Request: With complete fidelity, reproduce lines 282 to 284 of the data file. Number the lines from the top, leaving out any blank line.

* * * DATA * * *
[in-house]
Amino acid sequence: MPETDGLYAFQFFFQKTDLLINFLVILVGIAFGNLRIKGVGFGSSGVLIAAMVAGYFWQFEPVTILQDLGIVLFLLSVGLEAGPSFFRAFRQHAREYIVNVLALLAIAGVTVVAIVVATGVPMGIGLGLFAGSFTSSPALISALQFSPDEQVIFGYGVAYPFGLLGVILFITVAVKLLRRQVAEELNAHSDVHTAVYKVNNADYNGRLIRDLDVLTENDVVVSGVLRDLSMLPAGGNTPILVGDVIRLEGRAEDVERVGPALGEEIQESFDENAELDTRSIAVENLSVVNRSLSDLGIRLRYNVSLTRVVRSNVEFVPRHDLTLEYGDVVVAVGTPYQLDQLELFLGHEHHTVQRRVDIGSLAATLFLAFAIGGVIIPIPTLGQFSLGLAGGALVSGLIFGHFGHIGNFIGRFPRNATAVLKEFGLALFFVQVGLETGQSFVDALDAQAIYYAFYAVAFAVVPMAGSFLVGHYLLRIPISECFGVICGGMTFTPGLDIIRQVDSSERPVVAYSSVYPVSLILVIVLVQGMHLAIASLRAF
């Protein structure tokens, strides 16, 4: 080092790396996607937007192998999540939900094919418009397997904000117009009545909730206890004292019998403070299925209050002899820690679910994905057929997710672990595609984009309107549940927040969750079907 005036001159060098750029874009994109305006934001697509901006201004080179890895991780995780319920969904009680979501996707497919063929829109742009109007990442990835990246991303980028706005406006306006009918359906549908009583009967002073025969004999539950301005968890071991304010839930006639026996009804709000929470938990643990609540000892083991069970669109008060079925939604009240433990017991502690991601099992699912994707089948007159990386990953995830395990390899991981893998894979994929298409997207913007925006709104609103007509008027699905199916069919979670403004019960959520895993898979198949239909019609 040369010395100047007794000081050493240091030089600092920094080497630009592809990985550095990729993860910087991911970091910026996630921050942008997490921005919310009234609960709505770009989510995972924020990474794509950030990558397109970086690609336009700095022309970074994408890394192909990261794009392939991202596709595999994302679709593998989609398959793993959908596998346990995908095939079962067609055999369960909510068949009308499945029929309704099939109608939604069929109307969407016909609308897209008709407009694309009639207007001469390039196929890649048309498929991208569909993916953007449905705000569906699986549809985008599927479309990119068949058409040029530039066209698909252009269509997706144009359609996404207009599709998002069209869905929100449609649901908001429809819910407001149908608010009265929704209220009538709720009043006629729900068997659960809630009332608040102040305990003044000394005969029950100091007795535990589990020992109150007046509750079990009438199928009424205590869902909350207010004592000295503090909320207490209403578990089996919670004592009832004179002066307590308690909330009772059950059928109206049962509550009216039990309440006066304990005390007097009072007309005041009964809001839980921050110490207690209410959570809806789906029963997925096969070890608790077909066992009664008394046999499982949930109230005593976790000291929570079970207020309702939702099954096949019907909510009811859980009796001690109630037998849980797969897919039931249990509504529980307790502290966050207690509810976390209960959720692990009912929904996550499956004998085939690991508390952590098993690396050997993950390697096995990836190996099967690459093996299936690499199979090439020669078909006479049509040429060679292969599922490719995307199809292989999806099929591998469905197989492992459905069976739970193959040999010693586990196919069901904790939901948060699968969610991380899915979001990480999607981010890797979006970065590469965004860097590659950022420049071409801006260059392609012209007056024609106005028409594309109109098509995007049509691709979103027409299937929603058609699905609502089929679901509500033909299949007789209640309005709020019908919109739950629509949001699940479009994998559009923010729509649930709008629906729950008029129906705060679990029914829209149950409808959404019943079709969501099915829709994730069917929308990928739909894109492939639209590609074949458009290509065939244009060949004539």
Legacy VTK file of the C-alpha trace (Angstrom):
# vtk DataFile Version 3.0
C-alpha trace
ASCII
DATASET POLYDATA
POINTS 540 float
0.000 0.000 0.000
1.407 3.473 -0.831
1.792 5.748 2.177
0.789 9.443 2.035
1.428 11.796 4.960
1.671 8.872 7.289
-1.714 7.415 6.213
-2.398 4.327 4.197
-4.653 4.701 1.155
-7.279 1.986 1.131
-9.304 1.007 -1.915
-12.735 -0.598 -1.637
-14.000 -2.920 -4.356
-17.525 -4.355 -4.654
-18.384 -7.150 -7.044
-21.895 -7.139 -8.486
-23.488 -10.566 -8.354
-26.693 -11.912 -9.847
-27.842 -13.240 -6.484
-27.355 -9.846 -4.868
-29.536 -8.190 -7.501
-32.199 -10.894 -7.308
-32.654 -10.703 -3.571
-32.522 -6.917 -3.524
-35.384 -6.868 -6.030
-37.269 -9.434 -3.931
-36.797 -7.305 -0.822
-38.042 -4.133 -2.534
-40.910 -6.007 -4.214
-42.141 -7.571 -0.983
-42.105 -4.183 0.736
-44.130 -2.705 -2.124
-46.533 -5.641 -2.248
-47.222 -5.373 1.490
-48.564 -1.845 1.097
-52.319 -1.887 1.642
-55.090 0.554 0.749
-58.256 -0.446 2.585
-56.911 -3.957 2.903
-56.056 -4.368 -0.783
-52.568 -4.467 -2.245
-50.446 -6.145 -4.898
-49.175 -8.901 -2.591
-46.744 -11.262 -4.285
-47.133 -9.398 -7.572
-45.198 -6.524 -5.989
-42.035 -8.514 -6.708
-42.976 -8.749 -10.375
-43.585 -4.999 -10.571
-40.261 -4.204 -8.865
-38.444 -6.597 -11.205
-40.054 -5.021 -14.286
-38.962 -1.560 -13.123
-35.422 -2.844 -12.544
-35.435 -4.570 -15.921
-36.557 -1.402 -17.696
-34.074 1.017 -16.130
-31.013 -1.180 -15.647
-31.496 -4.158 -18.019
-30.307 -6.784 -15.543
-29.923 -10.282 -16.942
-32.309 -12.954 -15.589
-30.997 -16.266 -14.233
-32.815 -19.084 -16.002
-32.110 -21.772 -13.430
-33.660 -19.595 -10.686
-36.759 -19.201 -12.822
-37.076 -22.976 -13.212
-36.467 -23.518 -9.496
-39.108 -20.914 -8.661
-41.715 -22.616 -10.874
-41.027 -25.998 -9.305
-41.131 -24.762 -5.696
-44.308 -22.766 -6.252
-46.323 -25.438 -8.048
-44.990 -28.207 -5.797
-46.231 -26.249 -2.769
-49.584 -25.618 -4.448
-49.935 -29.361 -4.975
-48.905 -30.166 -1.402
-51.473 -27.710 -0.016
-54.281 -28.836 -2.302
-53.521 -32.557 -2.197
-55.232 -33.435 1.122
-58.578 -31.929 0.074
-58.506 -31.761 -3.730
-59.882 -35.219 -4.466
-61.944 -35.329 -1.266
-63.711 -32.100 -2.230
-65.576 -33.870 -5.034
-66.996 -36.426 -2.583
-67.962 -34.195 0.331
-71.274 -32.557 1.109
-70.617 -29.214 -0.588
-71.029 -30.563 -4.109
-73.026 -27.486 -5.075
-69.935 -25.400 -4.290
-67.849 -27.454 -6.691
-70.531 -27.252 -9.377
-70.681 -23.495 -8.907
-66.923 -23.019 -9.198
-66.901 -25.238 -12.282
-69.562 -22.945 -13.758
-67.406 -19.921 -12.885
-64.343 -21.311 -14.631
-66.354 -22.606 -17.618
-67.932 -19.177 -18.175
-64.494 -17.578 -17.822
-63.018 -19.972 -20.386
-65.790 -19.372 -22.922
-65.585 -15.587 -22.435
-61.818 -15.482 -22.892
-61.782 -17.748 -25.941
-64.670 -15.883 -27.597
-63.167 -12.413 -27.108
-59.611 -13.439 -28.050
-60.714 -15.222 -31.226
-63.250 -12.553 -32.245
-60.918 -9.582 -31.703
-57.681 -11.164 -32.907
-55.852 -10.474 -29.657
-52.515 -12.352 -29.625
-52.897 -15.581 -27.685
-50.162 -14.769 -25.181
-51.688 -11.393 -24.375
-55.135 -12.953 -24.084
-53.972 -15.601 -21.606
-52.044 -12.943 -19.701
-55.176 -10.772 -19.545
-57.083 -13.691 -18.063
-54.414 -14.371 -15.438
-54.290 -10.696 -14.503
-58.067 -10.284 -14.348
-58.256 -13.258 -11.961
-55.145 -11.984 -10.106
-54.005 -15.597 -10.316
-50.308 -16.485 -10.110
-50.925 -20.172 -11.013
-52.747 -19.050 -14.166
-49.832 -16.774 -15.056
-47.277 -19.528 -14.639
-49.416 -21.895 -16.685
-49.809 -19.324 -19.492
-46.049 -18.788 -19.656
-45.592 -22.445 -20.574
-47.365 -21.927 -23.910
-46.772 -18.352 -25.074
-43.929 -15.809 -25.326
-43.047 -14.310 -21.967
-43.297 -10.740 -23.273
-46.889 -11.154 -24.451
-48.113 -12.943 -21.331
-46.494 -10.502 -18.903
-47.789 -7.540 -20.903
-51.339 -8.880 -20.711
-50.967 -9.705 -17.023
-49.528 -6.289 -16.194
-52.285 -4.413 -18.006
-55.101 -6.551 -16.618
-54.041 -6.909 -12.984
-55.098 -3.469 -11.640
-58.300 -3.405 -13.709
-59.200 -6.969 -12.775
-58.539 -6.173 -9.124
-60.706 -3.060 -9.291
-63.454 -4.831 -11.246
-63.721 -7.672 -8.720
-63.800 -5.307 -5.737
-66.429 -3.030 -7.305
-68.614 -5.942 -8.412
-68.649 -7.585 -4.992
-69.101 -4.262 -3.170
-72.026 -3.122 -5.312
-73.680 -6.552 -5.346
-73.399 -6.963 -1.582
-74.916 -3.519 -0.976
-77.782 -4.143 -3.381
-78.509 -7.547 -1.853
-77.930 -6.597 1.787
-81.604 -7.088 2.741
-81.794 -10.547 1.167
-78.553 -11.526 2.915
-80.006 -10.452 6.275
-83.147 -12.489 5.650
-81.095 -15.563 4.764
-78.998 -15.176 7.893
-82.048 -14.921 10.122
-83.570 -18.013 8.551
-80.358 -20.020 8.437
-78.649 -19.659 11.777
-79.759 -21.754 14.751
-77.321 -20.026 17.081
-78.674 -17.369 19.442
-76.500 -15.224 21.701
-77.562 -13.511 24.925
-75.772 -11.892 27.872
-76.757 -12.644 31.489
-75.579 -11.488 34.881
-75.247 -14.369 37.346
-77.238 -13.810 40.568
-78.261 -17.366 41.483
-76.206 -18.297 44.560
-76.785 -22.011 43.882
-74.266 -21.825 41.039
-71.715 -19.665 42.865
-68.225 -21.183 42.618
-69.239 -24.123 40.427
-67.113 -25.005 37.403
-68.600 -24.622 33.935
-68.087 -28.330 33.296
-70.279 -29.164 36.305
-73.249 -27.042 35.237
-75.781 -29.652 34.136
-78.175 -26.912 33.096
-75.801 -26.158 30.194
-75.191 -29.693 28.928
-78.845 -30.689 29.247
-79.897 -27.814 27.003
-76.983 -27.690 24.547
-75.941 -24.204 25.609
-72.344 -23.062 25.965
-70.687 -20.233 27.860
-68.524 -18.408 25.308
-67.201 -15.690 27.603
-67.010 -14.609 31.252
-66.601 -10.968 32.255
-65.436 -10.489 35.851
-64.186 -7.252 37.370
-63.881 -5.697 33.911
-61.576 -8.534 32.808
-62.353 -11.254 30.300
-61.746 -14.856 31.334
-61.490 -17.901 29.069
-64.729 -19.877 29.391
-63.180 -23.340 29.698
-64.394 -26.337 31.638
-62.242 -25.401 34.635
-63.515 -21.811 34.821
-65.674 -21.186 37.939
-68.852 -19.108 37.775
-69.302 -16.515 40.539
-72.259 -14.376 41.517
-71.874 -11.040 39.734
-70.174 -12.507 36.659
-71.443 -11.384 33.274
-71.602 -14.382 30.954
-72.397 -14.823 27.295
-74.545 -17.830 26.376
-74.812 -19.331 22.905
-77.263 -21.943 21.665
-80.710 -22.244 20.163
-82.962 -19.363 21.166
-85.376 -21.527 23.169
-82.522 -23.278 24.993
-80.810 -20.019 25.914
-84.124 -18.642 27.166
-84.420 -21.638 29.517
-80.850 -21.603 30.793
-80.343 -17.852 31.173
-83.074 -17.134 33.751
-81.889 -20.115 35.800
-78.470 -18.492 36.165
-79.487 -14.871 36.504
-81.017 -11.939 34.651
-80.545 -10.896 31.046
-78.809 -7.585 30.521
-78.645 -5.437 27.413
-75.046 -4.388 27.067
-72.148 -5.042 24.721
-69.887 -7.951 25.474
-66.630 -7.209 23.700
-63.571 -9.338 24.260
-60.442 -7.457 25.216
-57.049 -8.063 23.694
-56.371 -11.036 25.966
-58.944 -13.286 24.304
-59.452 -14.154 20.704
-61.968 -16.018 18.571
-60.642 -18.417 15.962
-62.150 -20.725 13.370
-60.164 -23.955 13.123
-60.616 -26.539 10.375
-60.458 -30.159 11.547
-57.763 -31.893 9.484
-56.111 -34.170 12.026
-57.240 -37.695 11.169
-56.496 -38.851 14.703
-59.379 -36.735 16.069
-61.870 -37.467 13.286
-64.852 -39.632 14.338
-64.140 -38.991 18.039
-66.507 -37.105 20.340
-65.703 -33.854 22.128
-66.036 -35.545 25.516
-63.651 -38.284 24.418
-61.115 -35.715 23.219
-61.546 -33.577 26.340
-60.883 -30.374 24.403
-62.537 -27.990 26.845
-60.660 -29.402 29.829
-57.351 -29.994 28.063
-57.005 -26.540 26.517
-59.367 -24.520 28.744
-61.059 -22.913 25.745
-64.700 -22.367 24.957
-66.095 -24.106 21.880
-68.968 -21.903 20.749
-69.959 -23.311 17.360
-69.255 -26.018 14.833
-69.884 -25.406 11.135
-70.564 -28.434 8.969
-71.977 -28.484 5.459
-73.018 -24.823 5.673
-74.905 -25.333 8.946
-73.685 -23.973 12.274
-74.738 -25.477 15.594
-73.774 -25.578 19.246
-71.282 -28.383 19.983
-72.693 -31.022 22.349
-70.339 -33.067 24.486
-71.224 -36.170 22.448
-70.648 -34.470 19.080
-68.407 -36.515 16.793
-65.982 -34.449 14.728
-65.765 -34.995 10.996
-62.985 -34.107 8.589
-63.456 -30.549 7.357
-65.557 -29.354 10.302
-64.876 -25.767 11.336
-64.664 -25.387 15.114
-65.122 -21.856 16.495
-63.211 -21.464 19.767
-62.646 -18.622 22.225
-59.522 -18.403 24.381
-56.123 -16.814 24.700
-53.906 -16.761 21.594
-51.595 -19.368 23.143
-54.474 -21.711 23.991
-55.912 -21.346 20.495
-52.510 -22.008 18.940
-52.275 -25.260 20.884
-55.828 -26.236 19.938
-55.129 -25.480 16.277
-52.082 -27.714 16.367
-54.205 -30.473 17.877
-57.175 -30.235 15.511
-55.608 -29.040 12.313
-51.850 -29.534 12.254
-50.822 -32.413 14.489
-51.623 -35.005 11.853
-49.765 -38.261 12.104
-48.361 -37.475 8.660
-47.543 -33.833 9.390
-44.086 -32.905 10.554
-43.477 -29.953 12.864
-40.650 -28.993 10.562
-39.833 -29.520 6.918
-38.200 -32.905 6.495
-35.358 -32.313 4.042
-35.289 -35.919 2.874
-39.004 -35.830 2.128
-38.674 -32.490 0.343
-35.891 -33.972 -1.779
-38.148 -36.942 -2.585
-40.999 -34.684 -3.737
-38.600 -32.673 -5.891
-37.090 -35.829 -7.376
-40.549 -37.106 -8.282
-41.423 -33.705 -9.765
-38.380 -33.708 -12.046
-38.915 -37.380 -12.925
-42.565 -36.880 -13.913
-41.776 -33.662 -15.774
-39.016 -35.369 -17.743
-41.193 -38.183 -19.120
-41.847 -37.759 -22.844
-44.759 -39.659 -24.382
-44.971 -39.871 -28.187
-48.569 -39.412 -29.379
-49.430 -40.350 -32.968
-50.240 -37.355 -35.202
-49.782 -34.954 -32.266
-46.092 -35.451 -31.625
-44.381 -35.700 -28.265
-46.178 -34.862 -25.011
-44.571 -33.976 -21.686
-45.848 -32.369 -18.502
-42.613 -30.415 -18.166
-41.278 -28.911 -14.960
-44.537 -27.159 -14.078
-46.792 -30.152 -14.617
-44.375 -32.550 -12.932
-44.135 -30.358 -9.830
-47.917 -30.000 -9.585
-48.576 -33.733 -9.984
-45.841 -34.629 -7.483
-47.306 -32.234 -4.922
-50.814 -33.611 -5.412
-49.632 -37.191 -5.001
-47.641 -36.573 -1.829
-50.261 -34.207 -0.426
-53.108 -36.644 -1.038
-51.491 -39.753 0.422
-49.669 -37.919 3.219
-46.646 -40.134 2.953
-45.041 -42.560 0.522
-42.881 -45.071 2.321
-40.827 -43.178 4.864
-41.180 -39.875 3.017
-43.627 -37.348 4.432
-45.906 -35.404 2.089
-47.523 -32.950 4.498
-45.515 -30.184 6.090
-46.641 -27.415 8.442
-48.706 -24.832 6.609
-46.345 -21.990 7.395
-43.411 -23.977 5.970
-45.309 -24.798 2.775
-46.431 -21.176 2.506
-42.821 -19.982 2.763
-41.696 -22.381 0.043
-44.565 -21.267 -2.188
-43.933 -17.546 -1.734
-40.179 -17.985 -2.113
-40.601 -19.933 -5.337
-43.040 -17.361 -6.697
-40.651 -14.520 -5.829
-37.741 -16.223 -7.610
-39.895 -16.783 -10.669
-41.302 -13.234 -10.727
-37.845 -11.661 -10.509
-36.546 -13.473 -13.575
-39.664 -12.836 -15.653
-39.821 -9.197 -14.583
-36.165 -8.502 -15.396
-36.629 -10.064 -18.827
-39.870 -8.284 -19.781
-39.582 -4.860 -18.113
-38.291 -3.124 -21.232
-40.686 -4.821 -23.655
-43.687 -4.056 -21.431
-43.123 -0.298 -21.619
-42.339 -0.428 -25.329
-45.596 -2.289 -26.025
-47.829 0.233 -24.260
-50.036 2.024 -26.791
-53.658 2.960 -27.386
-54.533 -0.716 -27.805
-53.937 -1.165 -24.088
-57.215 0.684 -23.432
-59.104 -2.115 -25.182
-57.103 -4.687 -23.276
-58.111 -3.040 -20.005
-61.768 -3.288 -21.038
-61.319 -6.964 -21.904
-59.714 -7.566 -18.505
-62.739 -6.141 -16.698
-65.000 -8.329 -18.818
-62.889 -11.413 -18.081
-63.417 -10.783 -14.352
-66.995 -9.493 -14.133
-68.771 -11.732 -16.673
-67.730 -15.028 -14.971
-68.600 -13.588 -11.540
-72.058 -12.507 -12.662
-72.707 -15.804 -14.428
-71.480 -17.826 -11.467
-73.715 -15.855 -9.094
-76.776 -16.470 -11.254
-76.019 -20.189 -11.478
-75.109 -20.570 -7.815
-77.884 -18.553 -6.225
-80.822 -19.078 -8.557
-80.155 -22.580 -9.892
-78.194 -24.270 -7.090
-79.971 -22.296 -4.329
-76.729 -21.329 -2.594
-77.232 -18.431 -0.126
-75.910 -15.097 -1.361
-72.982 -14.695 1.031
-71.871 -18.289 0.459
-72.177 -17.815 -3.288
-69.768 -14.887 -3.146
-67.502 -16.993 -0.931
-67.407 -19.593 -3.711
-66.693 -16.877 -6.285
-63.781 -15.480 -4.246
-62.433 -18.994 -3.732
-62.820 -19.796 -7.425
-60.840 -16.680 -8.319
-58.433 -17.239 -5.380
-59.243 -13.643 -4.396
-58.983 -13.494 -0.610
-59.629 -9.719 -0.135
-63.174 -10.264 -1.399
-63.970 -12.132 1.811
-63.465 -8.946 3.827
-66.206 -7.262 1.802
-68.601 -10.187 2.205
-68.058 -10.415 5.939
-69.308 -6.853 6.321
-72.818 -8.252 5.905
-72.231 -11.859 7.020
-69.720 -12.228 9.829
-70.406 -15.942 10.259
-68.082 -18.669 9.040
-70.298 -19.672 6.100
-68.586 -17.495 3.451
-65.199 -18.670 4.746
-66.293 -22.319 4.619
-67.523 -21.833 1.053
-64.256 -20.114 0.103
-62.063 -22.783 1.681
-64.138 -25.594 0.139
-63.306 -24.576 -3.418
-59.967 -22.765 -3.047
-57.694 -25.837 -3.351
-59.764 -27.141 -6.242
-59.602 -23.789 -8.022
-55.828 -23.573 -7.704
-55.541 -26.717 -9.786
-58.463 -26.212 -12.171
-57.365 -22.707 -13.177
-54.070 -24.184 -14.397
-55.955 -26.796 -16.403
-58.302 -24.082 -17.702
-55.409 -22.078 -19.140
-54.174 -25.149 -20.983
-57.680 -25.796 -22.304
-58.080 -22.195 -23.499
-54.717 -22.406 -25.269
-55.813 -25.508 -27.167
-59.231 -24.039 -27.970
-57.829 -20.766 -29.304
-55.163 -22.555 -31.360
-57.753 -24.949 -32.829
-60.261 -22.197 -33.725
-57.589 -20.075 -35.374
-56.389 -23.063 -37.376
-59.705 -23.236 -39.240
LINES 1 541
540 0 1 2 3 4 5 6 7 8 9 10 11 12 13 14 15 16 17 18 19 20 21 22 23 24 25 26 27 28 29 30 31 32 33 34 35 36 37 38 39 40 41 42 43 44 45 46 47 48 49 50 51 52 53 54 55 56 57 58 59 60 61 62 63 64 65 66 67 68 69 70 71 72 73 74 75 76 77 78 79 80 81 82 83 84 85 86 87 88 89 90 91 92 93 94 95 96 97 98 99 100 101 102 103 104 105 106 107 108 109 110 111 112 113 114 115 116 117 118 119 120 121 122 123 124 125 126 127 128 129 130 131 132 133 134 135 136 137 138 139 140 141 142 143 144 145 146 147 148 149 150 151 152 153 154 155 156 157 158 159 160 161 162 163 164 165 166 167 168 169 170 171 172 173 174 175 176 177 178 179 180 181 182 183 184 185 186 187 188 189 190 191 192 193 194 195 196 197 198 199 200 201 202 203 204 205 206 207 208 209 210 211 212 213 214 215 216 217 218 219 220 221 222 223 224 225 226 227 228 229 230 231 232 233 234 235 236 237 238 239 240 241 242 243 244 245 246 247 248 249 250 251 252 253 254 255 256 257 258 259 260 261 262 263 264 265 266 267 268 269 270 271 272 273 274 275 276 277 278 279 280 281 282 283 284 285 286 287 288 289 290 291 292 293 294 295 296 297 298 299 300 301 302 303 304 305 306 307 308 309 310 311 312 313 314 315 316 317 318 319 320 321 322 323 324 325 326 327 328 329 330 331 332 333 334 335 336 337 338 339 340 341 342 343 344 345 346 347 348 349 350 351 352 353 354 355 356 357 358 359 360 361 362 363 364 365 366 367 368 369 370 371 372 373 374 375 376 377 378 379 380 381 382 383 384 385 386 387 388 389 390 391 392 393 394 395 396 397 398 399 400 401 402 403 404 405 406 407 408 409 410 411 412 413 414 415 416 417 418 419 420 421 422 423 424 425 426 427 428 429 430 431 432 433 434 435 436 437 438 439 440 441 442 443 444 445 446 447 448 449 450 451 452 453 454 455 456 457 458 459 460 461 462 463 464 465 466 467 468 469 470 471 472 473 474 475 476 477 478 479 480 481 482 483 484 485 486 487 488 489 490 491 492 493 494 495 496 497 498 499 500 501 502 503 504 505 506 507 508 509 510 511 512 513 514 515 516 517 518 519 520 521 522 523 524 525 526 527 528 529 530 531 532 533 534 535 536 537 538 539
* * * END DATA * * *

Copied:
-60.442 -7.457 25.216
-57.049 -8.063 23.694
-56.371 -11.036 25.966